If you read fiction to escape from reality, Imbolo Mbue’s “How Beautiful We Were” is not for you. If you read fiction to better understand yourself, the world and your peers pushing their way through the suffering also known as the human condition, Mbue’s work should be high on your to-read list.
“How Beautiful We Were,” which topped the New York Times’ 10 Best Books of 2021 list last week, is the story of Kosawa, a fictional African village whose inhabitants are living through lethal environmental destruction heralded in by an American oil company.
When I read the book’s first paragraph, I knew the story would be a devastating one. It’s classified as fiction, but you could convince me it was longform reporting all too easily. It offers a look into our potential future the longer we go without properly addressing climate change and the longer we go prioritizing goods over people.
“We should have known the end was near. How could we not have known?” Mbue writes. “When the sky began to pour acid and rivers began to turn green, we should have known our land would soon be dead. Then again, how could we have known when they didn't want us to know? When we began to wobble and stagger, tumbling and snapping like feeble little branches, they told us it would soon be over, that we would all be well in no time. They asked us to come to village meetings, to talk about it. They told us we had to trust them.”
The story starts with catastrophe — children are dying from the polluted water sources, thanks to oil company Pexton. After lines of funeral processions carrying tiny caskets, things can’t possibly get worse, the townspeople think.
But rock bottom always has a basement, so naturally, things do, in fact, get worse. Fathers disappear, children keep dying, and uncles are sentenced to capital punishment under the country’s dictatorship. Just when you think education and activism might save the community after decades of international litigation, fires and emotional upheaval, readers are greeted with five more deaths and a whole lot of mistakes.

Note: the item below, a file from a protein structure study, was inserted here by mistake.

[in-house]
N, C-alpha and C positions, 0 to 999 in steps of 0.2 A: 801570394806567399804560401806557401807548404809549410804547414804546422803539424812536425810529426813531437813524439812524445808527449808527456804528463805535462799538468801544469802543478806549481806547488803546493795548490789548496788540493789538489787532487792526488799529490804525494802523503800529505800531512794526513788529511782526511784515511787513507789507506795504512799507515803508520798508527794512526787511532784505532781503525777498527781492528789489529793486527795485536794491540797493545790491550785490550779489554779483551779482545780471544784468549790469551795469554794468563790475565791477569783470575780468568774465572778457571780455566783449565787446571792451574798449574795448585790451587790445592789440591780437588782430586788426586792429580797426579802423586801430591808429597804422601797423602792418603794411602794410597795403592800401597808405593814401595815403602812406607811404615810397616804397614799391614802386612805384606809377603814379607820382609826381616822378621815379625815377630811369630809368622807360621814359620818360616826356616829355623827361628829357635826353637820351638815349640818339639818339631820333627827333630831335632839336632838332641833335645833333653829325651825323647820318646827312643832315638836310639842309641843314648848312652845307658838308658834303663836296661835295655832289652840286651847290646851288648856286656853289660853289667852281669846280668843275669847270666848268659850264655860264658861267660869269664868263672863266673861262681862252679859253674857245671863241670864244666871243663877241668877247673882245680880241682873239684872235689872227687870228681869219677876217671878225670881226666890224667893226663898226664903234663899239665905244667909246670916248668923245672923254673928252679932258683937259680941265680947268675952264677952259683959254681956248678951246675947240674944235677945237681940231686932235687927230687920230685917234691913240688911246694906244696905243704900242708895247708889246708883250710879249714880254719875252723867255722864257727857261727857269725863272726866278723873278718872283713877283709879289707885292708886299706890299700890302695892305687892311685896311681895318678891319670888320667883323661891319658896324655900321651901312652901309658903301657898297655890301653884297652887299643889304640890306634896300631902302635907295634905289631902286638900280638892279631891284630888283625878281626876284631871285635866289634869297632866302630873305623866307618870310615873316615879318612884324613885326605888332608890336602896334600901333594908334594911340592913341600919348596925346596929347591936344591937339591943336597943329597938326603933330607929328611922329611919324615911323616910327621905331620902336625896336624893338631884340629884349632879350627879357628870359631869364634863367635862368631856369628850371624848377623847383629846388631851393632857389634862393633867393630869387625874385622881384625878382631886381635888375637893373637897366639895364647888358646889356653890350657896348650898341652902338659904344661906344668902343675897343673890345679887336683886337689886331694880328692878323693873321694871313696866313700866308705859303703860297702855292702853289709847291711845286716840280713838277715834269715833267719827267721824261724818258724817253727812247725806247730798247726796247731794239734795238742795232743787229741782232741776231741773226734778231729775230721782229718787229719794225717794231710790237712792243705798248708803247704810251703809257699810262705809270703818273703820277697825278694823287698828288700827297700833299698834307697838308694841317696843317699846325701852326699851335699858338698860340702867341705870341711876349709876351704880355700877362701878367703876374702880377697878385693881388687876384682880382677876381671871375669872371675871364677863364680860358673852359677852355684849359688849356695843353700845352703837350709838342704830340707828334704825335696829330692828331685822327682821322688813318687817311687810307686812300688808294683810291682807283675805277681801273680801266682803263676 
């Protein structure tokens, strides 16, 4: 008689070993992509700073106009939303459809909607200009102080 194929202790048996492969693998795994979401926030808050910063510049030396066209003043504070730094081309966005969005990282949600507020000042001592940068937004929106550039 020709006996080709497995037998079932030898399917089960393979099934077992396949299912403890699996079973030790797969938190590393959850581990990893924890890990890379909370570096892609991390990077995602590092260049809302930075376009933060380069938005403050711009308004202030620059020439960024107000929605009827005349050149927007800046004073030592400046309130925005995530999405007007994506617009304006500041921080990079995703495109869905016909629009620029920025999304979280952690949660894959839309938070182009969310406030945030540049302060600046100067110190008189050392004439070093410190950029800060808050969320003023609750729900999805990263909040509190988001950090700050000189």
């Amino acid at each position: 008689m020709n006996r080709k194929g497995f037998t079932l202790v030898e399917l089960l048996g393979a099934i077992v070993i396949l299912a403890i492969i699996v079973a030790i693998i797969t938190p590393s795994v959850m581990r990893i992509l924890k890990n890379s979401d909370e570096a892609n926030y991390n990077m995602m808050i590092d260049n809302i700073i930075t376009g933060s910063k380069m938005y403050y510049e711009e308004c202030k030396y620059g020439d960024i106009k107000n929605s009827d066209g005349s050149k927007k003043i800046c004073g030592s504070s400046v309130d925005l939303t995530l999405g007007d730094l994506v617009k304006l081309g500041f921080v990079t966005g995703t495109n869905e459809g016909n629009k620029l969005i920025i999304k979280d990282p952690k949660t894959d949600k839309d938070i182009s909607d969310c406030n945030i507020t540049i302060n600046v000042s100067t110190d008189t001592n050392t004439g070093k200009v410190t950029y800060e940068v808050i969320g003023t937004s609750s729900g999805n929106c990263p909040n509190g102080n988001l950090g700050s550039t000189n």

“How Beautiful We Were” is not altogether encouraging on the first read. It shows the fragility of people and our planet and captures the unspeakable despair marginalized communities face in a world where corporations and corruption reign supreme.
“‘Is the government a rock, a thing with neither brain nor heart?’ Papa yells as he turns to face Bongo. ‘Is the government not humans like us — people who have children, mothers and fathers who know what it’s like to have a sick child?’” Mbue scripts.
The government in this case is the one that sold Kosawa’s land to Pexton for its oil. Mbue comments on colonialism throughout the tale, which spans decades and is told through the viewpoint of a range of characters, young and old.
Mbue stitches the life of presumed hero Thula throughout alternating narration between The Children — a group of ever-dwindling numbers, Thula’s family and assorted community members.
In their stories, readers see parallels to exploitation around the world.
The pages echo Shell’s presence in the Niger Delta — which has been linked to environmental degradation, shortened life spans and destroyed ecosystems. Oil and natural gas extraction in Azerbaijan has subjected communities near extraction sites to poor air quality, failing kidneys and water full of debris, according to a 2018 human rights report.
Lest we look too far, we can see the effects of governmental mismanagement and misaligned priorities on the U.S.’ people as well, with the water crisis and environmental racism imperiling places like Flint, Michigan.
The list of people marginalized by our global focus on efficiency and profit goes on and on — both in Mbue’s fiction and in our reality. To me, the mark of successful fiction is its ability to provoke thought and emotion from readers.
Mbue inarguably meets this mark.